Cauchy joins the club

I’ve already mentioned what my co-authors (J. Jacod, A. Nikeghbali) and myself call “mod-Gaussian convergence”, and “mod-Poisson convergence” (and I will hopefully soon write down some summary of the more recent developments of these notions; for the moment I’ll just mention that the first two papers will appear soon, one in Forum Mathematicum and one in International Math. Research Notices). It was obvious how to extend these definitions to other natural families of standard probability distributions, the only condition required being that the characteristic functions must not have zeros (since we need to divide by them). Precisely, consider any set Λ of probability measures on the real line, with


for any

\lambda\in\Lambda,\quad\quad t\in\mathbf{R}.

Then we can say that a sequence Xn of random variables converges mod-Lambda for some parameters


and some limiting function Φ, if we have limits

\lim_{n\rightarrow +\infty} \quad\phi_{\lambda_n}(t)^{-1}\mathbf{E}(e^{itX_n})=\Phi(t),

for all real t, which we assume to be locally uniform to avoid degeneracies.

There are “easy” examples like


where Yn has law λn and is independent of the fixed random variable Y: in that case the limiting function is simply the characteristic function of Y. But one may wonder about more interesting examples, and part of the works mentioned above was dedicated in finding such examples in number theory when Λ is either the set of Gaussians or the set of Poisson variables.

Now I’d like to mention two cute examples involving Cauchy distributions; they are interesting for a couple of reasons: (i) again, they involve arithmetic, but of quite a different sort (and one could in fact be interpreted as a geometric or topologic phenomenon); (ii) they are not quite of the type above: indeed, for these two examples, the convergence only holds for t in an open interval around t=0, not for the whole real line (or rather, it’s not entirely clear whether they extend; the proofs don’t, and seem to do so for good reasons, but I haven’t yet looked very deeply at this).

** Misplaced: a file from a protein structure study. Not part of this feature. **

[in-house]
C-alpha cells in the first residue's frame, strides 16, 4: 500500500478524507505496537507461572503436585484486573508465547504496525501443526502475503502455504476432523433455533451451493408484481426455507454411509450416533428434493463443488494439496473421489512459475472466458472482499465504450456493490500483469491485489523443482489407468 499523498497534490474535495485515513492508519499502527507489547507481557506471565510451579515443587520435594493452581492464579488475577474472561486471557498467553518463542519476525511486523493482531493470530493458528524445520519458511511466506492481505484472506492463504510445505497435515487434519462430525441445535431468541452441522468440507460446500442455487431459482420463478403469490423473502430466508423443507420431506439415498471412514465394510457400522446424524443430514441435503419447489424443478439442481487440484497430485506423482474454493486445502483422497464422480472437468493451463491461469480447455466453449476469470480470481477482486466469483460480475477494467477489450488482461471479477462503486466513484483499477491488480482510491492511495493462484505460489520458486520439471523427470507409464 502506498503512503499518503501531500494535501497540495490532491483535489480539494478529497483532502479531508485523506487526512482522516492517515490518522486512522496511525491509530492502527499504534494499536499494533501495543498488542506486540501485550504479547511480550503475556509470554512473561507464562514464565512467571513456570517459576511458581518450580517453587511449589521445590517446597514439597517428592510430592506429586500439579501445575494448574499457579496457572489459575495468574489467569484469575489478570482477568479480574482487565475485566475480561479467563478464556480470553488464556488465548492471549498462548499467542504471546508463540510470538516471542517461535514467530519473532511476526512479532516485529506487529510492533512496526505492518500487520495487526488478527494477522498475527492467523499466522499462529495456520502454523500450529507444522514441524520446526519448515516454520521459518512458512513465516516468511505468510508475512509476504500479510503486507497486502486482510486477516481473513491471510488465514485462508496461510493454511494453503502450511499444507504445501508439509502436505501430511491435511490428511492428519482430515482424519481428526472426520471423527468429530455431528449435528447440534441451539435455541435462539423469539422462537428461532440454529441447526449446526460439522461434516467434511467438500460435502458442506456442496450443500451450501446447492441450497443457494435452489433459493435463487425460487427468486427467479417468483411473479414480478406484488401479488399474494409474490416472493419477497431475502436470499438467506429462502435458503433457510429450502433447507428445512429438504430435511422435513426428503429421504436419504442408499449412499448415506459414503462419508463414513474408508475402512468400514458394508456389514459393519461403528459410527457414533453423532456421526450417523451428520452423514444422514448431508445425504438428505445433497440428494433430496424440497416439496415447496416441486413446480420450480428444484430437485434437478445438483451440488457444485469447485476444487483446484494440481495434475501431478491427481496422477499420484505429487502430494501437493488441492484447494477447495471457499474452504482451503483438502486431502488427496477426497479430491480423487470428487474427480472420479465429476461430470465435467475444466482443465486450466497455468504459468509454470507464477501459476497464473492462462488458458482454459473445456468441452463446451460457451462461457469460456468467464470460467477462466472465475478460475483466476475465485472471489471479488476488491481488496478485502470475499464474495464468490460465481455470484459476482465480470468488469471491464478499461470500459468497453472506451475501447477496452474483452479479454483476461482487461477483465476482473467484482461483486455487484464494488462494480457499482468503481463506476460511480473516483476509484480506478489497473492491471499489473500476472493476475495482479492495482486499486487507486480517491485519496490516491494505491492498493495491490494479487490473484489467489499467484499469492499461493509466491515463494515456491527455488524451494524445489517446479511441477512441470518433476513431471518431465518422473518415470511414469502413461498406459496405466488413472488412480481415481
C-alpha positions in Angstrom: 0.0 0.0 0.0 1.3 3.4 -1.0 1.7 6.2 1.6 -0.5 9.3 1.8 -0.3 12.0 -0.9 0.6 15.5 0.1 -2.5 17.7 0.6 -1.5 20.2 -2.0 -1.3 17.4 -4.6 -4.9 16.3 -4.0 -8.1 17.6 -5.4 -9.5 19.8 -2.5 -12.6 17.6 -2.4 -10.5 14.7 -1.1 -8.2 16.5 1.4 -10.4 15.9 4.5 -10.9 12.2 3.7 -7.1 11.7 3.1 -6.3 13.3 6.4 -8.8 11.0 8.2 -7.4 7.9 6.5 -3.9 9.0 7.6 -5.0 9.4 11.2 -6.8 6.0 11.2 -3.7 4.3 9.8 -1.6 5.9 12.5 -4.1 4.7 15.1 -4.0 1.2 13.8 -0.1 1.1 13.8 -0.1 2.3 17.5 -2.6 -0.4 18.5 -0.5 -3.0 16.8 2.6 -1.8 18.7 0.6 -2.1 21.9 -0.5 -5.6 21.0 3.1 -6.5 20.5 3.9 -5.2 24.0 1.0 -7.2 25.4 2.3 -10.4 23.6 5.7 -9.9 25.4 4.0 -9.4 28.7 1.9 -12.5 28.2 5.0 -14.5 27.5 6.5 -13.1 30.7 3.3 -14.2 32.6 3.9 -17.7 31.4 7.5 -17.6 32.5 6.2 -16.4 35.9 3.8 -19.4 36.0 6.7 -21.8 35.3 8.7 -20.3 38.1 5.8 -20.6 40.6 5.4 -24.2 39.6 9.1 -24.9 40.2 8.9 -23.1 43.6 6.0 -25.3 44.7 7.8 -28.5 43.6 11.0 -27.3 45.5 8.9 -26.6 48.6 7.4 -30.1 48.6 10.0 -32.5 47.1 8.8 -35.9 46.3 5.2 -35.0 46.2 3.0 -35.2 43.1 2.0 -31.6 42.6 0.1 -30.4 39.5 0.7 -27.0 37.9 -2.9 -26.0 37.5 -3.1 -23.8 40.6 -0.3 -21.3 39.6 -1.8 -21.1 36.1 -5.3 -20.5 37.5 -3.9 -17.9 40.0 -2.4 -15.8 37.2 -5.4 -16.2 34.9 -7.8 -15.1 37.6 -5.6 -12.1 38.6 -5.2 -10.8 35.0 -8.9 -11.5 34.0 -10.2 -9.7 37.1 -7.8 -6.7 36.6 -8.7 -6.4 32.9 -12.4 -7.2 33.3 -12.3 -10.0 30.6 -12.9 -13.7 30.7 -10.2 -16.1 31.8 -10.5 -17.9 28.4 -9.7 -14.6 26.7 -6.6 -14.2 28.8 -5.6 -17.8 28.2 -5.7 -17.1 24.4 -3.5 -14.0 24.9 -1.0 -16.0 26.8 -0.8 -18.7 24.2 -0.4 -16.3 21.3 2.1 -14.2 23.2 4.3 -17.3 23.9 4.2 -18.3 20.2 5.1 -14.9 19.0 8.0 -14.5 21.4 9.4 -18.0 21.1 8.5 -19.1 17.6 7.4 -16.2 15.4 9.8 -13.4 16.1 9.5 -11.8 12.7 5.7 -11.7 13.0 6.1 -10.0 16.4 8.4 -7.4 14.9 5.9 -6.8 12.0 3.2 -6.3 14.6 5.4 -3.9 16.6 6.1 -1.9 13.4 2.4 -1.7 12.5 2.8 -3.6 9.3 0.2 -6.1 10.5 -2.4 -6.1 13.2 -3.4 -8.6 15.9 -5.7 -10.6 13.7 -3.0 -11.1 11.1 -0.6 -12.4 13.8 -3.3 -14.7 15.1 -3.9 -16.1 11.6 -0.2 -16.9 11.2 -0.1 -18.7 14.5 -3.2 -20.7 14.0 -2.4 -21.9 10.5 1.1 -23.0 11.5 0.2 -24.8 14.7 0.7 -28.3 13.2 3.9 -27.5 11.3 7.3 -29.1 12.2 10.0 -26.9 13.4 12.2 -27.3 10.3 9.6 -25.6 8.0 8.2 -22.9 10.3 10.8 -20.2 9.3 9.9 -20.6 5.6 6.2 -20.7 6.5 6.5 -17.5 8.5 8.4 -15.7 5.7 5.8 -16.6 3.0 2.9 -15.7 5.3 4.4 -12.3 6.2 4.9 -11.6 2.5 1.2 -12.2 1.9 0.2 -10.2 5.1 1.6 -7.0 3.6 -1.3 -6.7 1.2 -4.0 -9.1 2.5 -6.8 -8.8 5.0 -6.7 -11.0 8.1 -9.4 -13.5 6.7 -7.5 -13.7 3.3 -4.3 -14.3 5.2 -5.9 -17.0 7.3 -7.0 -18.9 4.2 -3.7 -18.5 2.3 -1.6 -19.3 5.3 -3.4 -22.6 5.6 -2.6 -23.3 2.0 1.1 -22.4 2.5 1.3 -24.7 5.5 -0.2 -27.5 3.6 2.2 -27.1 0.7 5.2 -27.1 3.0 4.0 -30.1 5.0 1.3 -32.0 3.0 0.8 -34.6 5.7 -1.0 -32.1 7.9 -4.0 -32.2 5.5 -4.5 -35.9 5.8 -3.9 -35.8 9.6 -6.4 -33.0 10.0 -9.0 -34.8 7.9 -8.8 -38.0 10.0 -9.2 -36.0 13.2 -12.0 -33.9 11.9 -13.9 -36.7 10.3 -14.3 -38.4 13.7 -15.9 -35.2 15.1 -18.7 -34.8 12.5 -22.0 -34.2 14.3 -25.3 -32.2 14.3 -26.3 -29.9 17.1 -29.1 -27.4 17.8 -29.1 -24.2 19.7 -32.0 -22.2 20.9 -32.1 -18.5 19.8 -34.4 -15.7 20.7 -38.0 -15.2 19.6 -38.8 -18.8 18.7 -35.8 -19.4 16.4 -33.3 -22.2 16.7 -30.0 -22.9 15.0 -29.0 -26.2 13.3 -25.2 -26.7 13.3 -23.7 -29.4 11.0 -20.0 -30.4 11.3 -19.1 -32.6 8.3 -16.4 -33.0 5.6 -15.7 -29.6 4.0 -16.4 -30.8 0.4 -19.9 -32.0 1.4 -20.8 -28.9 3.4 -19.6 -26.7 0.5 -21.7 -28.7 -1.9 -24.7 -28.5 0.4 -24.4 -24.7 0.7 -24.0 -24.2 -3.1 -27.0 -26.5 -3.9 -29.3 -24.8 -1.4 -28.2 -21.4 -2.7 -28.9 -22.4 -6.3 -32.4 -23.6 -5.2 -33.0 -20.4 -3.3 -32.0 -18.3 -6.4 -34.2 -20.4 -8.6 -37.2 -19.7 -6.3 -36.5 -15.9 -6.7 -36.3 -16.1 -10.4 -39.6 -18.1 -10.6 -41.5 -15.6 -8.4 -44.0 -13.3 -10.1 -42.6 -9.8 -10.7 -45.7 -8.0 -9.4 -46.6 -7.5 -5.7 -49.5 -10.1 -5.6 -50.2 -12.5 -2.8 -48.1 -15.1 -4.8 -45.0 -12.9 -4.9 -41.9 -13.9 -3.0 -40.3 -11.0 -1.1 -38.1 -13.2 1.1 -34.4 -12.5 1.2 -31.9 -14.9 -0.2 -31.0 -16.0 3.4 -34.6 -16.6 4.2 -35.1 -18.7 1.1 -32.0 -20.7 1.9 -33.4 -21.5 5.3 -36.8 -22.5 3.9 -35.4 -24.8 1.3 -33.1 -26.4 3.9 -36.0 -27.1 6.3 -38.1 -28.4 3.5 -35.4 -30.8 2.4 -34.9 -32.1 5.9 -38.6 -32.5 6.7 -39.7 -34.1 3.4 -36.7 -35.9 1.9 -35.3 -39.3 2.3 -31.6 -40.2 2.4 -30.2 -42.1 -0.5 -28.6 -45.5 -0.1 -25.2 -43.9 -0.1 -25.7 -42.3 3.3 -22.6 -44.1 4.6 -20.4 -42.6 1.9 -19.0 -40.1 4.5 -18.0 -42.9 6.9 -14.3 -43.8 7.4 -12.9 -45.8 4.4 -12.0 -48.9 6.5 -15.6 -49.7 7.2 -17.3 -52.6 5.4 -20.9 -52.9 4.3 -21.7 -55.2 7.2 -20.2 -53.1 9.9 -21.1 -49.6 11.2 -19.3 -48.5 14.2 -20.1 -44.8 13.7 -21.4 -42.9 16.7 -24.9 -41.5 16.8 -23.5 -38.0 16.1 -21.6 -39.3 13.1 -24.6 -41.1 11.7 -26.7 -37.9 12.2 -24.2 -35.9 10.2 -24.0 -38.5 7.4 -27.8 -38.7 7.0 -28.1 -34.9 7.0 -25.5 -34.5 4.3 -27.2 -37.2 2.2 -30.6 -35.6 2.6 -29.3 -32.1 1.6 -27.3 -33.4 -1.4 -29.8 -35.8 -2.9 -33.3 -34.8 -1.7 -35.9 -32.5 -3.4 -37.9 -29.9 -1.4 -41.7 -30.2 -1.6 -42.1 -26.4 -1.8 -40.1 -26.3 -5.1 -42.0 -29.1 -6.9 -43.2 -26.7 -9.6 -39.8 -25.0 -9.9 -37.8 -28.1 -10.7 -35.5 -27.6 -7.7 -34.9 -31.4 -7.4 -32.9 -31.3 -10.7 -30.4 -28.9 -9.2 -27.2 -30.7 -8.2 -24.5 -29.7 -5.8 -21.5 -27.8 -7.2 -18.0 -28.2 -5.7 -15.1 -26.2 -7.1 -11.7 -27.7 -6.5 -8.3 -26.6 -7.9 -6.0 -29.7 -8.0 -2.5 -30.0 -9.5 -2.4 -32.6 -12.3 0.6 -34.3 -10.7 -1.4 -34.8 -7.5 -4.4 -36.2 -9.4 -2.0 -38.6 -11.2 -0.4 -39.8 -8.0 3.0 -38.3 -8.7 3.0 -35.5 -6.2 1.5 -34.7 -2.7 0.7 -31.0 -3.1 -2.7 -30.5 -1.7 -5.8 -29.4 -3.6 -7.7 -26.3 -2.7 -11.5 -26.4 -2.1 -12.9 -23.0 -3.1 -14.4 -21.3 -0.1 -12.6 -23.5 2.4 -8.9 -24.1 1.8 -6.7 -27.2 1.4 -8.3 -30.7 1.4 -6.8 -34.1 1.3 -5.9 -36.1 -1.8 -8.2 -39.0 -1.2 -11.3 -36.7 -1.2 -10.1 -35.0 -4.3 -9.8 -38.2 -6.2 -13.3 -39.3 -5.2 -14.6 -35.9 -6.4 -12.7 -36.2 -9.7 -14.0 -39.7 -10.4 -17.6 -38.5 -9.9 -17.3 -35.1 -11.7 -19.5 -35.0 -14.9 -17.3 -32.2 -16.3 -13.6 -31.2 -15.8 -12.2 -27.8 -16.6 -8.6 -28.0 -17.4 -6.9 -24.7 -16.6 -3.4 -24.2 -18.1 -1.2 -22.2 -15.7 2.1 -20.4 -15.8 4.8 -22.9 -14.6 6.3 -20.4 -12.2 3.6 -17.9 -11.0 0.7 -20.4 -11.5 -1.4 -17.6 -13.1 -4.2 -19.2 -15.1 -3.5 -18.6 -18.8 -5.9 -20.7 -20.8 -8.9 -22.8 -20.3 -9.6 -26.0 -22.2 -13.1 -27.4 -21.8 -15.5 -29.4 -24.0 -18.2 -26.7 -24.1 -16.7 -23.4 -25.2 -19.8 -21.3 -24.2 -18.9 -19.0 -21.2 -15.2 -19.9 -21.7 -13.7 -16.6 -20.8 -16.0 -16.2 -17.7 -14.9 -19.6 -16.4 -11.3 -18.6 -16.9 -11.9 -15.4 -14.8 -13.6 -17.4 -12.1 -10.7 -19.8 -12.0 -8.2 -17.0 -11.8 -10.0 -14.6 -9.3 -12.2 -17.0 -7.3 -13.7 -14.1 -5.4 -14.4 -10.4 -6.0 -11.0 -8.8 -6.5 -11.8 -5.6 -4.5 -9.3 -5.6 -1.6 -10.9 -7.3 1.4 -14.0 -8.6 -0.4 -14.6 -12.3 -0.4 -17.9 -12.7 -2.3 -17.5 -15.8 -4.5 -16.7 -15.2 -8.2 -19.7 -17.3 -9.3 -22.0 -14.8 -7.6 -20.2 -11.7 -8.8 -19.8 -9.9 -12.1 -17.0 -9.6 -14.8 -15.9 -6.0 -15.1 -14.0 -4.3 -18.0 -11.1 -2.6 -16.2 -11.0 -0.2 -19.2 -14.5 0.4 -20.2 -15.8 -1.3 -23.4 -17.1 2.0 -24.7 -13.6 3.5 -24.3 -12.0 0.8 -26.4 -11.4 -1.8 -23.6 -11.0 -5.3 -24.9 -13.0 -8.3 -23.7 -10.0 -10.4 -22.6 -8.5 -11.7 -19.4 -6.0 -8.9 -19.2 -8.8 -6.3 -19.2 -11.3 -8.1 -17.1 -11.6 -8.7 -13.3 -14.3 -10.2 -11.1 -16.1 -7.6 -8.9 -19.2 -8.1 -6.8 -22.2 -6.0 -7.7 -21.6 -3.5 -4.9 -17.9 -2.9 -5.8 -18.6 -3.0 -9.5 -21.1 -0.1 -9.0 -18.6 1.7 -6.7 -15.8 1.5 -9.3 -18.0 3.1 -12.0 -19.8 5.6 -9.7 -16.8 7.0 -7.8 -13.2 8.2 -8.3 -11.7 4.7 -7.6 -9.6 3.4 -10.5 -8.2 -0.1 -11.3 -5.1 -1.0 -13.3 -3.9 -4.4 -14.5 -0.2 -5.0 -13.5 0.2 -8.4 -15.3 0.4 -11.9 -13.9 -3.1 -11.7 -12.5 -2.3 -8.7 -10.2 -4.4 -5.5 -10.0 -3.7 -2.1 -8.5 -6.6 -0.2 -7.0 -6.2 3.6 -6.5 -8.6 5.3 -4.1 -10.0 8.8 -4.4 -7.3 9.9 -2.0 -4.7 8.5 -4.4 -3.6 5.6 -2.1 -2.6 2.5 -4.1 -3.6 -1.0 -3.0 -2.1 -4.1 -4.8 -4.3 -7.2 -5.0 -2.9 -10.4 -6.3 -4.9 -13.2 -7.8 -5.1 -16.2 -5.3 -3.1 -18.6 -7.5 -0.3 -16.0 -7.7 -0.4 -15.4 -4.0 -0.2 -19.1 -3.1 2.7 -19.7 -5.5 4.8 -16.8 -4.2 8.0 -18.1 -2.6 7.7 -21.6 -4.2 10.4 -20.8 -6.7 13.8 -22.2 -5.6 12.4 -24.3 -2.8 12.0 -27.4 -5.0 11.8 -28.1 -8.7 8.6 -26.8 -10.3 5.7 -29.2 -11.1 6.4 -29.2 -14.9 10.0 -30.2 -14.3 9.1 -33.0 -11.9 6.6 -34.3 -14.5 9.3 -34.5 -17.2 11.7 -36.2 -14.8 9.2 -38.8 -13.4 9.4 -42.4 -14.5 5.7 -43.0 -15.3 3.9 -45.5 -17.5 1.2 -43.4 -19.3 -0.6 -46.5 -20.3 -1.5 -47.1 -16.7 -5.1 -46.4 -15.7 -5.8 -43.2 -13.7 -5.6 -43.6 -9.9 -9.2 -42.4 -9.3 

I’ve written a short note with the details (short because, like some of the early cases of mod-Gaussian and mod-Poisson convergence, the results are mostly re-interpretations of earlier works; those, however, are by no means trivial), which can be found here. I’ll describe briefly one of them here, which is related to a result of Vardi on the distribution of Dedekind sums (the second is maybe even more fun: it is related to linking numbers of modular knots, a topic much popularized by É. Ghys, and based on a recent preprint of Sarnak; but I’m less familiar with the underlying objects).

First, here is the definition of the Dedekind sums, defined for coprime positive integers c and d with d< c:


where ((x)) is the saw-tooth function, periodic of period 1 with

((x))=x-1/2,\quad\quad 0<x<1,\quad\quad ((0))=0.

These look strange or arbitrary when presented so bluntly, but they are quite important and fairly-ubiquitous in certain areas of mathematics (see for instance here for a report on a recent workshop dedicated to them…)